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Re: [videoblogging] Second Life, Politics and Other Virtual Crowd-attracting People/Events

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  • Michael Verdi
    Actually, virtual living is much more mainstream than videoblogging in terms of the number of people doing it and amount of money spent on it. -Verdi ... --
    Message 1 of 6 , Sep 1, 2006
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      Actually, virtual living is much more "mainstream" than videoblogging in terms of the number of people doing it and amount of money spent on it.

      -Verdi

      On 9/1/06, Rick Rey <rick@...> wrote:
      For the most part I encourage it. I think any attempt to connect with voters is a good thing all around. I do wonder, though, if their "online" time could be better spent in a more accessible platform (e.g. videoblogging)... at least until virtual living becomes a little more mainstream.

      RIck




      On 9/1/06, Michael Sullivan < sulleleven@...> wrote:

      I'm not into secondlife.... yet.  I havent delved.  i cannot imagine right now spending any of my precious spare time maintaining a second instance of myself...for mostly fun.   The concept of socializing virtual worlds in definately interesting to me but I also struggle with understanding the benefit beyond entertainment purposes.  Though I admittedly have not even spent much time thinking about that question.  I dont have time to play a game of pac-man, so my experience with second life will have to be through others who blog and worldcast it in this reality.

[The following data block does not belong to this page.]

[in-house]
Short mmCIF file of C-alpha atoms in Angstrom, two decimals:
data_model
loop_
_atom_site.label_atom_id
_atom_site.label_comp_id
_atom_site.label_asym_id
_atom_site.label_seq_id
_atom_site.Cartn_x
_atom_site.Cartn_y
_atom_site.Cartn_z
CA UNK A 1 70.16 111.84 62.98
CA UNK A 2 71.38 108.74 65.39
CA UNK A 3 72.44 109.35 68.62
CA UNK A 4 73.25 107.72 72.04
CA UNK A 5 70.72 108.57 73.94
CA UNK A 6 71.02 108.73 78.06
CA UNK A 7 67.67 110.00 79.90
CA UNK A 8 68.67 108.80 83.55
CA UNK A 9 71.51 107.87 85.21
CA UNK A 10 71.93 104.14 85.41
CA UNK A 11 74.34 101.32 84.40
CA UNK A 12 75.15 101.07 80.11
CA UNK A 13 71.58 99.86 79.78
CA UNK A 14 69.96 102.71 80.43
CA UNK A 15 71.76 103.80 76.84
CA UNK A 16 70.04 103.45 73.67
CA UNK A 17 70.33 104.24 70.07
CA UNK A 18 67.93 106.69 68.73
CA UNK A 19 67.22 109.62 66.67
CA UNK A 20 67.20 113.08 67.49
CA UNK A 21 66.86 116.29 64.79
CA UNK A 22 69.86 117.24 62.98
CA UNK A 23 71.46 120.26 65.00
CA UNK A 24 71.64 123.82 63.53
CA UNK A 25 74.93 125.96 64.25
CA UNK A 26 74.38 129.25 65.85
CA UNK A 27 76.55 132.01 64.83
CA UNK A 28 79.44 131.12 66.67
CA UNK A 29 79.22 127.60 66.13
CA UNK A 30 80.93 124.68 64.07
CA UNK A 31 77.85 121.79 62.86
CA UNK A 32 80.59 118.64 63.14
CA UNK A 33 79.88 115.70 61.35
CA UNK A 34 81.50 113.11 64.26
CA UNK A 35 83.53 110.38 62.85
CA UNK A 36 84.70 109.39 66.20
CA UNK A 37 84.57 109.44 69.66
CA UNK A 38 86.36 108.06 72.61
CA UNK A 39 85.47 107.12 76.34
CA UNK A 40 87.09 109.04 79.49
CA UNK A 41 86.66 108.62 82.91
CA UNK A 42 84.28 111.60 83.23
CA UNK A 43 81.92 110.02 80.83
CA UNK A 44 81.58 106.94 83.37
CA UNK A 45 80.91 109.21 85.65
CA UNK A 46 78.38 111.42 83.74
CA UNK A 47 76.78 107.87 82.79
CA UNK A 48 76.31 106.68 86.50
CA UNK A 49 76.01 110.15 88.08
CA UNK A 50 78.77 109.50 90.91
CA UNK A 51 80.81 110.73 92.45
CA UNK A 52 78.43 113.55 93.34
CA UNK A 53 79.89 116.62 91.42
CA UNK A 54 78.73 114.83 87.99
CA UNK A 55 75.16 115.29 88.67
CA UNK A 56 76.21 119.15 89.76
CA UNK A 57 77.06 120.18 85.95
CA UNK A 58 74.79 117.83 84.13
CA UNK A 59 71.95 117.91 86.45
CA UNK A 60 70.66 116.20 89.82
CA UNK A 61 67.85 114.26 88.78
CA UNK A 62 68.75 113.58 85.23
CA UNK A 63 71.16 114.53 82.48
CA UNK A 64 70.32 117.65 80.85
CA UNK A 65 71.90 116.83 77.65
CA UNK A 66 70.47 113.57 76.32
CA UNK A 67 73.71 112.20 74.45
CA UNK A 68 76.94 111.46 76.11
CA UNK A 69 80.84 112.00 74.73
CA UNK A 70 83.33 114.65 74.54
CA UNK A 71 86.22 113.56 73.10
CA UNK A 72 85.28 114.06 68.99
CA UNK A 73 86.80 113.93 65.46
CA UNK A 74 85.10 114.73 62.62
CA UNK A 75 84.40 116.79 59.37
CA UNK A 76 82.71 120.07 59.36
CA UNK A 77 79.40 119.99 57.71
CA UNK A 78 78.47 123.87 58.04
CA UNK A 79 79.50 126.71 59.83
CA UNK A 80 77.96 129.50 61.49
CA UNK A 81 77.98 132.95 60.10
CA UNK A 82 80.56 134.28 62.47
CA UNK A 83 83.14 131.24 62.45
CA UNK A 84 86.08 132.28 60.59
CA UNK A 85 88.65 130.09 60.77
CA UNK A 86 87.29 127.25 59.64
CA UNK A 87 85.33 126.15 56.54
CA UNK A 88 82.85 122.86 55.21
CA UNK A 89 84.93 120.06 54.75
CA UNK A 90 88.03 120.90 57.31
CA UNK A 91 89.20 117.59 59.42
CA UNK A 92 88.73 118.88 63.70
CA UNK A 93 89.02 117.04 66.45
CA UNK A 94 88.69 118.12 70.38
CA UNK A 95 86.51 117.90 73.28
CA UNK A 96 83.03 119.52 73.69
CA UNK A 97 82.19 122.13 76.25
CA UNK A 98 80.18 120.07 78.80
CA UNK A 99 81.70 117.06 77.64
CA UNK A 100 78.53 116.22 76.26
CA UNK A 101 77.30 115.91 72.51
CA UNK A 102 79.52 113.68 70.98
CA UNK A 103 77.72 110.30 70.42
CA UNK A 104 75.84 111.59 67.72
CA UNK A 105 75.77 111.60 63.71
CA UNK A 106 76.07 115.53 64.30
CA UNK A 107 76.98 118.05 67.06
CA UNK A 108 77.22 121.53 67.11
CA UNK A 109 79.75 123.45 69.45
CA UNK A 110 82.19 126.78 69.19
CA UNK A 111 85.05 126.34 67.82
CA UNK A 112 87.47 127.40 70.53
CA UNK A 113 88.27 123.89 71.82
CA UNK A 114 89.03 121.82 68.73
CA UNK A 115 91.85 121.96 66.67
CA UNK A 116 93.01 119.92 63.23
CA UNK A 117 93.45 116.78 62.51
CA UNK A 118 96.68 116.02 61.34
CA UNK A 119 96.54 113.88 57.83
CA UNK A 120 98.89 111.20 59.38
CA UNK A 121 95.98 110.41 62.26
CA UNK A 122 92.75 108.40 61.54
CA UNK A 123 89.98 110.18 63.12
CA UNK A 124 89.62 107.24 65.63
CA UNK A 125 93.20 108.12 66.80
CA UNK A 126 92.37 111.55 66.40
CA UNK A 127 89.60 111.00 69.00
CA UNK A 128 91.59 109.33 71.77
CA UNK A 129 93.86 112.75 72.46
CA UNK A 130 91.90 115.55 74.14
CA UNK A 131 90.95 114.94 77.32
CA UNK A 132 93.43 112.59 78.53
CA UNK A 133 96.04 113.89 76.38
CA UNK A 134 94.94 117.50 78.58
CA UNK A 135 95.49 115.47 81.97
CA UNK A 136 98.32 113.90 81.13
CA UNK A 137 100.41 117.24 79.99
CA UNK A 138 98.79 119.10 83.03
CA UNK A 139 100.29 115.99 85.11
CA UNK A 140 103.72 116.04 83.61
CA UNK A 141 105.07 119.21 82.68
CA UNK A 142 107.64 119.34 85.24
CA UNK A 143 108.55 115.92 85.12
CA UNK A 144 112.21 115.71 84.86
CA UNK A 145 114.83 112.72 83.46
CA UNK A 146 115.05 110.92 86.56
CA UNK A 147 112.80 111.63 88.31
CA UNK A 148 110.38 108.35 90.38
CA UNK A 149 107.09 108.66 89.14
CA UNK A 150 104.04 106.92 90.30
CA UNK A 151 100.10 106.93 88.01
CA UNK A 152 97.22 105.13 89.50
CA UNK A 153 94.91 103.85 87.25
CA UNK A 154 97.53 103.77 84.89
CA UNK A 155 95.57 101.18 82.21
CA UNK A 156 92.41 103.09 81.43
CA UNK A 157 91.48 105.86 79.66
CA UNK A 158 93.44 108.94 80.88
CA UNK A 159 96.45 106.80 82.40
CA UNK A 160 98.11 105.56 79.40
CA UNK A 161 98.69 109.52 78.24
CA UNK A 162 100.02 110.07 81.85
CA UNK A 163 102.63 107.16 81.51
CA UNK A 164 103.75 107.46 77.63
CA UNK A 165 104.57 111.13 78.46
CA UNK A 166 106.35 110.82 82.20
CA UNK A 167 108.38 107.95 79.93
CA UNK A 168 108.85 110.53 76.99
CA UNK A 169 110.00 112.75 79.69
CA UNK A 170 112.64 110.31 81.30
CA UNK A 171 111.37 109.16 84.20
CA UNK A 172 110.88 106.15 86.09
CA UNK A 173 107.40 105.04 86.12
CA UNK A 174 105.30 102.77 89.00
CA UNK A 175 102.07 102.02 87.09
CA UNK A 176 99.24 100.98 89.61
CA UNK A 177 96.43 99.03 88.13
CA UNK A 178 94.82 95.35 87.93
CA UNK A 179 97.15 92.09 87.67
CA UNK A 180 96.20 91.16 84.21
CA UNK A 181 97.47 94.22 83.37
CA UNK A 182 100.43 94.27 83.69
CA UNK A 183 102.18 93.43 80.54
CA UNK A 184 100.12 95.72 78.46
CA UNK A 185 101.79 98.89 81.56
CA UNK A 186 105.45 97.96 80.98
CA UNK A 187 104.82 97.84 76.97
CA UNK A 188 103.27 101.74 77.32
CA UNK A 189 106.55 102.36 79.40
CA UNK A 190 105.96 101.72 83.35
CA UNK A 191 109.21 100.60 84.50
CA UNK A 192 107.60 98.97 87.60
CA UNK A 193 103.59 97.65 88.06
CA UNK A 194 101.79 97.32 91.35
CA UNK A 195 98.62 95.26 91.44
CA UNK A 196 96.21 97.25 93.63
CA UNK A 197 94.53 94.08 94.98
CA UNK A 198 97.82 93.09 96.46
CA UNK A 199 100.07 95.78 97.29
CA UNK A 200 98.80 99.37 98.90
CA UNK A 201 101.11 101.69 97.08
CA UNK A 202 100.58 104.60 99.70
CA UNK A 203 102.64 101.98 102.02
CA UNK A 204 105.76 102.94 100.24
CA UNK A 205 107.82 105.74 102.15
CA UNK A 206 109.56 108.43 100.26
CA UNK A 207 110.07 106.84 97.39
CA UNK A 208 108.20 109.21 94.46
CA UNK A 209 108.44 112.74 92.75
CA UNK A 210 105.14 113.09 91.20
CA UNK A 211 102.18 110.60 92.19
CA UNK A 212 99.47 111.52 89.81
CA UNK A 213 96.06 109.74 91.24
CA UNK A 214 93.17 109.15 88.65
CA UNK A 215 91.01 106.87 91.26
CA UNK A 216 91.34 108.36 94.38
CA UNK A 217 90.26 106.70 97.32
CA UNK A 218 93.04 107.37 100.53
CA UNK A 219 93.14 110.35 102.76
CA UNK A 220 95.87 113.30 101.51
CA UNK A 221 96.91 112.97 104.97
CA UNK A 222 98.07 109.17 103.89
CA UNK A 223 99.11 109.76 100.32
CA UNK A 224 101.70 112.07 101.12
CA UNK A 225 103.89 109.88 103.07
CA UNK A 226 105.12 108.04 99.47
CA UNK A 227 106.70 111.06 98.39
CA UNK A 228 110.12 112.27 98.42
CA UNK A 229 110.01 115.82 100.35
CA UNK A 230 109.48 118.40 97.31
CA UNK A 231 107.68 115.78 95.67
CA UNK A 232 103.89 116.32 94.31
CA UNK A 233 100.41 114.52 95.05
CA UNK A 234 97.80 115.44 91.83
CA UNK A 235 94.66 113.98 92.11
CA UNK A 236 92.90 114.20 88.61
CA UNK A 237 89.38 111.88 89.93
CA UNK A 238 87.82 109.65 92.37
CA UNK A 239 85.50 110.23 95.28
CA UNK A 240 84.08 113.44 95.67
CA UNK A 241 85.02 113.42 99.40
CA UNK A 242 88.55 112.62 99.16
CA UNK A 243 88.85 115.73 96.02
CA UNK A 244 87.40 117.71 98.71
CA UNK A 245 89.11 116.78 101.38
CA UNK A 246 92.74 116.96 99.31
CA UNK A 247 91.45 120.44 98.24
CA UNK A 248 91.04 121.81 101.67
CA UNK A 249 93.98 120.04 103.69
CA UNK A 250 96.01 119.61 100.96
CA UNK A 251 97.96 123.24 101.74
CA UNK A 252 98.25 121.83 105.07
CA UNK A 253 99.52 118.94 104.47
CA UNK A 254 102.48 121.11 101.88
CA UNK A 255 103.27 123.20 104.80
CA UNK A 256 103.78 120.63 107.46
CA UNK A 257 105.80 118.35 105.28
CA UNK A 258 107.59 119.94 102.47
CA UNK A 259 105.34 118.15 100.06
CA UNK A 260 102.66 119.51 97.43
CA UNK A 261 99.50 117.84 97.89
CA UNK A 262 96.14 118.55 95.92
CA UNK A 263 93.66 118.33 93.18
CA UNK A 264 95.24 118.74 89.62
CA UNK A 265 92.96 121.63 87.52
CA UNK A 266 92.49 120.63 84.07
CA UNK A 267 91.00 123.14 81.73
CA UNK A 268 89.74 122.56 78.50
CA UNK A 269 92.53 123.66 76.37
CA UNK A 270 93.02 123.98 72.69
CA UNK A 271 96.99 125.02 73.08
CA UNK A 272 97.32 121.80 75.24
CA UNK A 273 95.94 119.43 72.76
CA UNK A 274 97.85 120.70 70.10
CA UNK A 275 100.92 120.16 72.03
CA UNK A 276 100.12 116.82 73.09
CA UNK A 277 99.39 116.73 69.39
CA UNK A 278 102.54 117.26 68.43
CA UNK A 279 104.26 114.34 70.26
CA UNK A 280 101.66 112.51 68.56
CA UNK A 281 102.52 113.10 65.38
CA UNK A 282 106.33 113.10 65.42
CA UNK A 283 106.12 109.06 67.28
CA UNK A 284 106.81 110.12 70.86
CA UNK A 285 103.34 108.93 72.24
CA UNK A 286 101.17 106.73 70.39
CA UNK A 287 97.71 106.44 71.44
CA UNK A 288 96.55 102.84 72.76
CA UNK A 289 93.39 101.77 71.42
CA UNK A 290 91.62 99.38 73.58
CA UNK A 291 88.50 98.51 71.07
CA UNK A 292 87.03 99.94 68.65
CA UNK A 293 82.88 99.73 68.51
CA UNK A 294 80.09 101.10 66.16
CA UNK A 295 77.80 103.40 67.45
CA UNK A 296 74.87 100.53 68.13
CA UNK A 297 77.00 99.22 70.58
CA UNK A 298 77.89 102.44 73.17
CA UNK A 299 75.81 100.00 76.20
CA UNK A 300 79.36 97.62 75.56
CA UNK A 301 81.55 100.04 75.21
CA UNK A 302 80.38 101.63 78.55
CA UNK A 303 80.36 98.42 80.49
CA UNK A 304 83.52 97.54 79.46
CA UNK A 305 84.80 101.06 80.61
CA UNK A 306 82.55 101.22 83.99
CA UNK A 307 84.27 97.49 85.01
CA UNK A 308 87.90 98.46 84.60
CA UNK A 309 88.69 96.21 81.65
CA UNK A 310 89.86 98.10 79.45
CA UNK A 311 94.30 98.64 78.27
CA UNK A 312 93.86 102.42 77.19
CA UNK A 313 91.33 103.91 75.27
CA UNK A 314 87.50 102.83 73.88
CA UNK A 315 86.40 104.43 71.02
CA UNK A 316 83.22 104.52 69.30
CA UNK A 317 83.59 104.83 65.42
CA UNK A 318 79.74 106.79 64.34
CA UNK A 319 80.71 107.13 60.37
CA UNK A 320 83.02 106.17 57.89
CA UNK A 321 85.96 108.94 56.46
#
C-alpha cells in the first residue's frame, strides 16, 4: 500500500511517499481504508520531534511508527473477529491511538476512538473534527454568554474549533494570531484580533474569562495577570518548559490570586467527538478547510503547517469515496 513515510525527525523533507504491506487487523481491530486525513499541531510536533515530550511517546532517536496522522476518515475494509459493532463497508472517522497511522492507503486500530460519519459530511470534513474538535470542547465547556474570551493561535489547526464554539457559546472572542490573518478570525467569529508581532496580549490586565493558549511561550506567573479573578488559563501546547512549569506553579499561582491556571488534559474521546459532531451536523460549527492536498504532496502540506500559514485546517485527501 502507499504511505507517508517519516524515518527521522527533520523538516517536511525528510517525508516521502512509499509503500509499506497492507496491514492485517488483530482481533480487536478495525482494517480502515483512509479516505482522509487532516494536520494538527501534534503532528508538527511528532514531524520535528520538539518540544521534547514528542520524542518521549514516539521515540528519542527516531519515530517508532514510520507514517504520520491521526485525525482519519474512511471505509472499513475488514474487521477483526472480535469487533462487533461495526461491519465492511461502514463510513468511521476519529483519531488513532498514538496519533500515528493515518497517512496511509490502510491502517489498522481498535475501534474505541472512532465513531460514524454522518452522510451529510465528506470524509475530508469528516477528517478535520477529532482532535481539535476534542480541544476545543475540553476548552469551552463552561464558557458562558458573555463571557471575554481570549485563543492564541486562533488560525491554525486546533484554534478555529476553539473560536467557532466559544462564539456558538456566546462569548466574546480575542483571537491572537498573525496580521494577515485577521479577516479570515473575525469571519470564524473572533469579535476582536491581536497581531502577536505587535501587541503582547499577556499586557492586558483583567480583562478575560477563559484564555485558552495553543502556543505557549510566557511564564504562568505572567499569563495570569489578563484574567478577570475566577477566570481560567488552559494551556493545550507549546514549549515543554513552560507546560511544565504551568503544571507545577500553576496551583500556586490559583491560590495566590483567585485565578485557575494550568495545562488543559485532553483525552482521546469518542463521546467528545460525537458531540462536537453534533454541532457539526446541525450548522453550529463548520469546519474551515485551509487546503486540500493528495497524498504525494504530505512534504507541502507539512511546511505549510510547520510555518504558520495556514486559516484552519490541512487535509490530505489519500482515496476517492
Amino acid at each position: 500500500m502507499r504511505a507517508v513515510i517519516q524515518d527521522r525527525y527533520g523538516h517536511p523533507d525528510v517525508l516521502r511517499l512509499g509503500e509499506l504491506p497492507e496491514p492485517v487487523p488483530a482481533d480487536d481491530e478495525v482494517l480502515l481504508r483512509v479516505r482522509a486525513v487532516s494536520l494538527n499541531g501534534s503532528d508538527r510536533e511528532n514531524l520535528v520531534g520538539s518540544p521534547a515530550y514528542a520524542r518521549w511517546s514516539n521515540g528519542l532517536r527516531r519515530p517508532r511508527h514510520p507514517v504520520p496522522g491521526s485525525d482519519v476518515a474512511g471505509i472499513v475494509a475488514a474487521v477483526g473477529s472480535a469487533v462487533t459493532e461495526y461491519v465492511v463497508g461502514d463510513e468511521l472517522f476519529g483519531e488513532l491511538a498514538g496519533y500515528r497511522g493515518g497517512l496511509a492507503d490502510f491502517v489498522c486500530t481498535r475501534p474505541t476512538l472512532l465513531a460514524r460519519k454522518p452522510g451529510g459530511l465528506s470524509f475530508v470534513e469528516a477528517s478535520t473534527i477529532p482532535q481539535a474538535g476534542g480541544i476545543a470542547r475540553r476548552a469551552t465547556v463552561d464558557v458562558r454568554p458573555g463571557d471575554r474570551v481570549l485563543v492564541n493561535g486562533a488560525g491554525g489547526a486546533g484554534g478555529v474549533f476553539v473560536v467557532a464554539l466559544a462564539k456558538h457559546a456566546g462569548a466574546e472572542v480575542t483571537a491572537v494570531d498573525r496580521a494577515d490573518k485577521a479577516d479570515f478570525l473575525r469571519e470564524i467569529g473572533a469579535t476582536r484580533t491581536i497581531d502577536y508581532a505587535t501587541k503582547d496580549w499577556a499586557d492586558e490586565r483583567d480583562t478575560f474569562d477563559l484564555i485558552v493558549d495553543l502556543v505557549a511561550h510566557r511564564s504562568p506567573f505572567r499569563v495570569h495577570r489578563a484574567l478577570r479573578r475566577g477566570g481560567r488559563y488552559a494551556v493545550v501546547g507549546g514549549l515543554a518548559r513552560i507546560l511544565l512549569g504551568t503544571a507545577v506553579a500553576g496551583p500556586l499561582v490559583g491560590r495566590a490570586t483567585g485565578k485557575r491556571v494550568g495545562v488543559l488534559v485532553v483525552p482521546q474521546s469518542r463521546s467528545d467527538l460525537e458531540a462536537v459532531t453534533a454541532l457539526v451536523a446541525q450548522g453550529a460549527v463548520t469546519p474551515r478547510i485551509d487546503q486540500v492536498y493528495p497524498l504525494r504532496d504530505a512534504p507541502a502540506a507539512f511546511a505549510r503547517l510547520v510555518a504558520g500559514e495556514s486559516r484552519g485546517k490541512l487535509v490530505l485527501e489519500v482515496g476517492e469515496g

I'd like to ask this group what they feel about politicians (or any crowd-attracting, potentially influential, figure) adopting virtual social worlds such as Second Life to communicate with the millions who traverse there.  Is it just hyper-exisiting?  Does it provide the right intimate atmosphere between politicians and the crowds that want to hear and see them? 
      Is it just like another stop to a city on a campaign tour? Even easier?  Could it effect who or how many use their right to vote?

      See http://gamepolitics.livejournal.com/351728.html

      How does this relate to vlogging (or whatever it is that you do with video and blogs)?  It's cool when people like Michael Verdi, Eric Rice and others bring glimpes from virtual worlds to this world by recording time and space there and publishing the videos on their blogs.  So it's relevant in that sense.  But i ask again.... it it just entertainment value or true social value?